Amy Jacobs: Back in the Saddle
By Mia Evans-Saracual
The 700 Club
Each year in May, thousands converge on Louisville, Kentucky, for the event dubbed The Most Exciting Two Minutes in Sports: The Kentucky Derby. After the excitement fades and the fans leave, the Bluegrass State remains home to one of the largest horse populations in the country. Like many horse owners, Amy Jacobs says she and Sheik hold a special connection.
“We have owned Sheik since he was 6-years-old, and so that's been about 22 years now,” Amy shares. “He is a member of the family. He's always been my baby doll. One of the things that I love more than anything is coming out to the barn and riding my horse by ourselves.”
In May 2011, Amy and Sheik saddled up for a ride at Salmon Farm, a sprawling 900-acre horse boarding farm. An hour and a half into their journey, something went terribly wrong.
“We came to an area along Floyd's Fork Creek,” Amy recalls. “As we were walking, all of a sudden I was noticing something under his feet was moving and I thought, ‘This is not normal.’ We were walking on a panel gate that had fallen across the path.”
The piece of metal normally used to contain livestock lay hidden in the weeds.
“The openings in the panel gate are only like 8 by 6,” she describes. “They are only large enough for a hoof to go through, so he got his hoof caught and he struggled as we were trying to walk. He just fell over and, of course, I went down with him. My left foot was under him. I tried to get it out from under him and I couldn't move it. That was the most helpless feeling.”
As the 1200-pound horse struggled to get back on his feet, Amy was in danger of being completely crushed to death. Sheik’s hoof was trapped in the wire, and one wrong move could break his leg. His massive body weight smothered Amy’s entire left leg, which—after several hours—could lead to severe nerve damage.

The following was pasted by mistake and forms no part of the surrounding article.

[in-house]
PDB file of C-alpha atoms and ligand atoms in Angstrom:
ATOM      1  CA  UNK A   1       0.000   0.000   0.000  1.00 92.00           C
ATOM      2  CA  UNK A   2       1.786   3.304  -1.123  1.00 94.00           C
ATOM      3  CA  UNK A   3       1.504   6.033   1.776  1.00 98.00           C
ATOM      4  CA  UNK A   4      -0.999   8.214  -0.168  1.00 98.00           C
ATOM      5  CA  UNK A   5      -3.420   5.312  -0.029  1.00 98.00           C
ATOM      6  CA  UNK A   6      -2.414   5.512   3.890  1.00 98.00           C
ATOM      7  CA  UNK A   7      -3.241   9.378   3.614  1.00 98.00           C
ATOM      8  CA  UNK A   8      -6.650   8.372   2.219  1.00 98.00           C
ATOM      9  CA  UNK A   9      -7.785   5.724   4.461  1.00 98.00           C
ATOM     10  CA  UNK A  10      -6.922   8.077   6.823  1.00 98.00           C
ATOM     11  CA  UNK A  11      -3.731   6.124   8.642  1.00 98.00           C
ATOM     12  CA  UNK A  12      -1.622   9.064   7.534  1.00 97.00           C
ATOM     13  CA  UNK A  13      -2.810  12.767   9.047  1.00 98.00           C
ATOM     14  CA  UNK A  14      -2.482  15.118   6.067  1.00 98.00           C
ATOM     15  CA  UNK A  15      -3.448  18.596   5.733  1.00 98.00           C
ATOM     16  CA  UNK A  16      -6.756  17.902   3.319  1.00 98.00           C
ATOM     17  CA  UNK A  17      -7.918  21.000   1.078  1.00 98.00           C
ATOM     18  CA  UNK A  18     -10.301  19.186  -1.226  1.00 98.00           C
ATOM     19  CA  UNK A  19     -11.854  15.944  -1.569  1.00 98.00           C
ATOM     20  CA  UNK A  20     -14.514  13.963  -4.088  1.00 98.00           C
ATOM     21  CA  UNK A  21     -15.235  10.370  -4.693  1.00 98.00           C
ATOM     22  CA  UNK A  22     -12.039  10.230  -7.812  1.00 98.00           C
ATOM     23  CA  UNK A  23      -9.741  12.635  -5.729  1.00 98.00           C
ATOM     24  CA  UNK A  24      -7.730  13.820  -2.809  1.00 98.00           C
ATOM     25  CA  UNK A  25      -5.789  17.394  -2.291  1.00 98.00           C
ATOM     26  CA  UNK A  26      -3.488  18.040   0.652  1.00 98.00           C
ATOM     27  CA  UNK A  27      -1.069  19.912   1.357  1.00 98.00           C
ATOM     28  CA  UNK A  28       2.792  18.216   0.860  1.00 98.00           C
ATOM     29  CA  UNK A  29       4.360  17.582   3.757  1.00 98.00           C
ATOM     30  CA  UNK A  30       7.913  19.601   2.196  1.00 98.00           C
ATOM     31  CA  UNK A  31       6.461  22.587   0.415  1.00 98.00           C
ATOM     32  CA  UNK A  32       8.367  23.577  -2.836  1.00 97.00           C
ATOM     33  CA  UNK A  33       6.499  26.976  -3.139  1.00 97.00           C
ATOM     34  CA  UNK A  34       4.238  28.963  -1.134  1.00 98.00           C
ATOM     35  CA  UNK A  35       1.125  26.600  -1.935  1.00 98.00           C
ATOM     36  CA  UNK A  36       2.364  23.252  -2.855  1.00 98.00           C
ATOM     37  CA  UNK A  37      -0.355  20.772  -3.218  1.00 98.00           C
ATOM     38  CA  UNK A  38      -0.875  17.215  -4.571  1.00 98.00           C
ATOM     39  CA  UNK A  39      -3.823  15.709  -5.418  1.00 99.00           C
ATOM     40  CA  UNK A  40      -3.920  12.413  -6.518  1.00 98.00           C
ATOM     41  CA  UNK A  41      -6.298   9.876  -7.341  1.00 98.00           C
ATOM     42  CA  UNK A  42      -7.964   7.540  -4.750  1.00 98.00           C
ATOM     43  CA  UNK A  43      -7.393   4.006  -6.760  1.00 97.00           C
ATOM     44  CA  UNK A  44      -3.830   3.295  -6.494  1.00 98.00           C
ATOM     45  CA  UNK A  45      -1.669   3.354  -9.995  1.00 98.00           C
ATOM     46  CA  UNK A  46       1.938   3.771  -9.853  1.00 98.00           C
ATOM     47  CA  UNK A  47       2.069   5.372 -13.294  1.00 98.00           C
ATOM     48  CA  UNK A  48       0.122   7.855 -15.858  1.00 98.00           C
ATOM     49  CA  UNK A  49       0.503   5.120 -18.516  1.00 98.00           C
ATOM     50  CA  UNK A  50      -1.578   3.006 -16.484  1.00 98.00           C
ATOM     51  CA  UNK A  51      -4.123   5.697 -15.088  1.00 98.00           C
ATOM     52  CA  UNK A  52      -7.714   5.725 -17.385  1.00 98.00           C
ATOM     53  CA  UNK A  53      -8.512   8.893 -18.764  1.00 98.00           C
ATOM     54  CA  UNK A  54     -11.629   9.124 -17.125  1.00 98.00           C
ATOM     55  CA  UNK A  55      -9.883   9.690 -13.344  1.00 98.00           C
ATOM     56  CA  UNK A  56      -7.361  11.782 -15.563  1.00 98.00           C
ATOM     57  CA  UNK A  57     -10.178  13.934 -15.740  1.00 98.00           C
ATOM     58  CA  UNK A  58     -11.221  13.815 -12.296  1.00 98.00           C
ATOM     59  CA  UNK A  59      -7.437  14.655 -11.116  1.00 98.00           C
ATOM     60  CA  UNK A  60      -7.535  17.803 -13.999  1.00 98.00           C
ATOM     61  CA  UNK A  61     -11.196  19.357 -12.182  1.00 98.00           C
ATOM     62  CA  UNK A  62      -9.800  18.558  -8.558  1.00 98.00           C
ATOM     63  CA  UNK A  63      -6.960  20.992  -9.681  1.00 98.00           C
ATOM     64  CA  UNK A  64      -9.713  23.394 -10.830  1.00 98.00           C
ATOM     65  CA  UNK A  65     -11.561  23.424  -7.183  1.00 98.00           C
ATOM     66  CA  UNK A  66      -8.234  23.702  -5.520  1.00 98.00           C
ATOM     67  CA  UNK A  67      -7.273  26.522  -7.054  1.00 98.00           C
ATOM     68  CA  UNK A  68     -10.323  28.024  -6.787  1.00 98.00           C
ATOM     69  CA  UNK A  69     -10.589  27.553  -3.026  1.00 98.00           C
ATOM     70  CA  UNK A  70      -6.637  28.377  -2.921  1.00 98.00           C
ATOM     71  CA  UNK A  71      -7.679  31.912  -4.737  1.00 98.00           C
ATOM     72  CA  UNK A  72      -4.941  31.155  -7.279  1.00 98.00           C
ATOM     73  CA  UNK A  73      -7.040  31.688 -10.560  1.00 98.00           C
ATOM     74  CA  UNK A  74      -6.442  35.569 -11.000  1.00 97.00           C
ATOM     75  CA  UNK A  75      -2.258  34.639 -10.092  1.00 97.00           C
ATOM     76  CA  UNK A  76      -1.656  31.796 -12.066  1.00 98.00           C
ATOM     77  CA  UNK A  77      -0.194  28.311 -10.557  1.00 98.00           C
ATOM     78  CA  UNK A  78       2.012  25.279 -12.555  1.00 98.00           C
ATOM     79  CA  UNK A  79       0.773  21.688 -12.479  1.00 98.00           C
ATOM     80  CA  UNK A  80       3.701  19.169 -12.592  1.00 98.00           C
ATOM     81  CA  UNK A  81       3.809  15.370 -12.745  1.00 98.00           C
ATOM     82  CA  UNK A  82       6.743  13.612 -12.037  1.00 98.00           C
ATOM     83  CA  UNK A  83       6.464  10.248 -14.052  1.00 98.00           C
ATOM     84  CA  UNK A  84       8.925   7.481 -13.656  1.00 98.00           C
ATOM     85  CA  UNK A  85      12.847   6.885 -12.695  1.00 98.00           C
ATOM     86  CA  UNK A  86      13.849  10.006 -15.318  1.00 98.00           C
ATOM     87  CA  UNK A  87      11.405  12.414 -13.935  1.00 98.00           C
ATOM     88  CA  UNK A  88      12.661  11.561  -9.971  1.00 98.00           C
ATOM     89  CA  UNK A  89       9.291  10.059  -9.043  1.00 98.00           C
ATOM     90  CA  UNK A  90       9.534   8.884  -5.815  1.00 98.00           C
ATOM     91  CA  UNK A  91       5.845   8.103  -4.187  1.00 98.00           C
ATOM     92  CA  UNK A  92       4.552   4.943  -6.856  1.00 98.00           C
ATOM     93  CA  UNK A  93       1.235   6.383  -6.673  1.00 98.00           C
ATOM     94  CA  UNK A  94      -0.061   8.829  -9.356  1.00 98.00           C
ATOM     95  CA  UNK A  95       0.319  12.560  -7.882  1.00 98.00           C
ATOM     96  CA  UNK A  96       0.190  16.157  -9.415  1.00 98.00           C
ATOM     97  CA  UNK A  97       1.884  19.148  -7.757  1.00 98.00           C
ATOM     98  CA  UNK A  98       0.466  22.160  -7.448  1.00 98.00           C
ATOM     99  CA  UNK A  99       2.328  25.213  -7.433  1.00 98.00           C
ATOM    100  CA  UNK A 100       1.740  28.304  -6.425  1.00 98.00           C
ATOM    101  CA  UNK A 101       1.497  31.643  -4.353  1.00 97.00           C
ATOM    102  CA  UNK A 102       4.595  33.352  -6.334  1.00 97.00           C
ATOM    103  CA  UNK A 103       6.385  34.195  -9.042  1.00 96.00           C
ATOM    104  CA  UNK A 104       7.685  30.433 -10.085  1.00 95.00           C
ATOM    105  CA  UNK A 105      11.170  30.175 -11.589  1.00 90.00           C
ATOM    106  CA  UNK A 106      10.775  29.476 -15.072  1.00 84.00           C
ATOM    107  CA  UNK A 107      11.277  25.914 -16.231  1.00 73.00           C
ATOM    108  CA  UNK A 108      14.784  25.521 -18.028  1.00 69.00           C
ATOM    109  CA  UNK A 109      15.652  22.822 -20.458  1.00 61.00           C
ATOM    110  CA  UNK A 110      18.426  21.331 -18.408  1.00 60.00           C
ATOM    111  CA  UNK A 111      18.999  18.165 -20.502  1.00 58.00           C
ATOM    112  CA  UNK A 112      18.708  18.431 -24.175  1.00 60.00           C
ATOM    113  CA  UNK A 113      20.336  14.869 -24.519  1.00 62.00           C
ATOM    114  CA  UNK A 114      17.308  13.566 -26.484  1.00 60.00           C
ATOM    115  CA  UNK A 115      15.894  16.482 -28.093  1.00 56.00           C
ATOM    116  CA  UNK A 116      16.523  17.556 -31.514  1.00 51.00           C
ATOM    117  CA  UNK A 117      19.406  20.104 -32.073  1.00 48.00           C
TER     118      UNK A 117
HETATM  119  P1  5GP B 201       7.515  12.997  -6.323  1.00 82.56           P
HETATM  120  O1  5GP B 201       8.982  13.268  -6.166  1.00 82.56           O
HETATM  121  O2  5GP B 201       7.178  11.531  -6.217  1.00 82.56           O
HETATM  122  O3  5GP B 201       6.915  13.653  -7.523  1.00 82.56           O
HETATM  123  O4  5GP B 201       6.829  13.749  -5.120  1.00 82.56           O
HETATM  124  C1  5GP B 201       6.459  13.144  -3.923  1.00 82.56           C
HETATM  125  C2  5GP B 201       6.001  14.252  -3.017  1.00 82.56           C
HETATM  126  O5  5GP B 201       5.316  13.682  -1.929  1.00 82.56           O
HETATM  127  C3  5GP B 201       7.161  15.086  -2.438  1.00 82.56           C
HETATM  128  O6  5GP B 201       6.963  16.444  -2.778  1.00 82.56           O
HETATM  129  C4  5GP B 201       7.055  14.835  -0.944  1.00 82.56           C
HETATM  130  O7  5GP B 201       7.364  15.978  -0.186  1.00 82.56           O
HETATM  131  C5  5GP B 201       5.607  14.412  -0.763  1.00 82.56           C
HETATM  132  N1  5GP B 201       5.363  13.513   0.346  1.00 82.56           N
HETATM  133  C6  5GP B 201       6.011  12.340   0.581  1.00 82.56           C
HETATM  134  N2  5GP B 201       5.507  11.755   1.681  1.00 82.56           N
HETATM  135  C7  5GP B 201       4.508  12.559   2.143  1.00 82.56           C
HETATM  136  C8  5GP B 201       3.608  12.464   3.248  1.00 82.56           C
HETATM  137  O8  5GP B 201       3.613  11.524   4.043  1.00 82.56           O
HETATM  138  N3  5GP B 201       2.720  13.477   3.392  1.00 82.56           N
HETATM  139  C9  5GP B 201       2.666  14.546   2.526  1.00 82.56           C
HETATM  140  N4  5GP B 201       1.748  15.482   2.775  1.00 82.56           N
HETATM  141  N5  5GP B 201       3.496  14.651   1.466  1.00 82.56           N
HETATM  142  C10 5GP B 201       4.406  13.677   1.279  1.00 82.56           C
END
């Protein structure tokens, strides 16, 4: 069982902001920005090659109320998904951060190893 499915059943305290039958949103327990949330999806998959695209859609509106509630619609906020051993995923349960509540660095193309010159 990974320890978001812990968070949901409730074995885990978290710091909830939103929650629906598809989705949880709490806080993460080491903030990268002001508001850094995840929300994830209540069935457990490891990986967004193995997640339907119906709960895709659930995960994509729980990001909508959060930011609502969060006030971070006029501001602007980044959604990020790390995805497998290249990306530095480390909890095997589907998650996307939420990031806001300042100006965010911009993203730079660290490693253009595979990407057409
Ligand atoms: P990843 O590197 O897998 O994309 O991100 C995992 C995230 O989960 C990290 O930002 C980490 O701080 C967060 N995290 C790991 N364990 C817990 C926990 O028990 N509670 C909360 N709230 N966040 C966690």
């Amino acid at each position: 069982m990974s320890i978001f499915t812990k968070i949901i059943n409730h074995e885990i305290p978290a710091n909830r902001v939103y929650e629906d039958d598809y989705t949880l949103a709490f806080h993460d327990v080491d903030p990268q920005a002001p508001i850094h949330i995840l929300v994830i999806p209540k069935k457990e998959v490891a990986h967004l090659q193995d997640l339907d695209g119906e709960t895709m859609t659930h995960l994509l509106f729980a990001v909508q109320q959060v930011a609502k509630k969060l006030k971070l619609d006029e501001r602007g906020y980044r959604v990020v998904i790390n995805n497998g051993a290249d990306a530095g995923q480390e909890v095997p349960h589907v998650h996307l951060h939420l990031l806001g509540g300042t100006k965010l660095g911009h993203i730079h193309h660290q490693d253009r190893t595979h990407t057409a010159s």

“I can remember saying a very short prayer,” she says. “I didn't say it out loud, but I thought to myself, ‘God, it's all up to You now.’ I was in the woods by myself where no one knew where I was, where I couldn't yell to someone to help me, so it was just Sheik and me. I knew God had to help us.”
Although Amy was stranded in the woods, she saw that her cell phone still had a signal, and immediately called for help.
“I called my family, no answer,” she remembers. “About the fourth phone call was to Tim. His wife's family owns the farm. He answered the phone. Even though he was out of state, he could get in contact with people that could help me.”
Jamie Sparks, Tim’s daughter and resident horse trainer, was called in to help.
“I was getting ready to leave to go on a trip, and dad called and said that she was on the back of the farm and needed help,” Jamie says. “My dog actually ran ahead of me and found her before I did.”
Amy remembers, “She [Jamie] came around behind me and put her arms under my arm, [and] raked me out from under the horse right as he tried to stand up again. The feeling came back into my leg. It had been numb for about 30 minutes.”
“When I pulled her out I told her to lay on Sheik's head and keep him calm, because horses can stress out and eventually die if they're too stressed,” Jamie says.
Soon, more help arrived.
“It looked pretty serious to me,” recalls Kent Salmon, the owner of Salmon Farm. “The horse was pretty calm, but if the horse had started kicking he could've really done some damage on the leg. So I kneeled down on my knees and then used the bolt cutters to to just cut around the horse's leg and make an opening so it could pull its leg free.”
As soon as Sheik was cut loose from the panel gate, he jumped to his feet again, virtually unharmed.
“God definitely saved me and Sheik that day,” Amy shares. “Neither one of us limped, neither one of us went to the doctor, neither one of us had any lasting problems.”
“Everybody was in the right place at the right time, and it was a miracle that she was okay and he was okay,” Jamie says.
“We just had miracle after miracle, just a cascade of miracles,” Amy says. “God gave me peace, and God made sure that Sheik didn't panic. God can make a donkey talk. God can make a saddle bred lay still for a few minutes! It shows how much God loves me. He answers prayer, and I'm glad He answered that one that day.”
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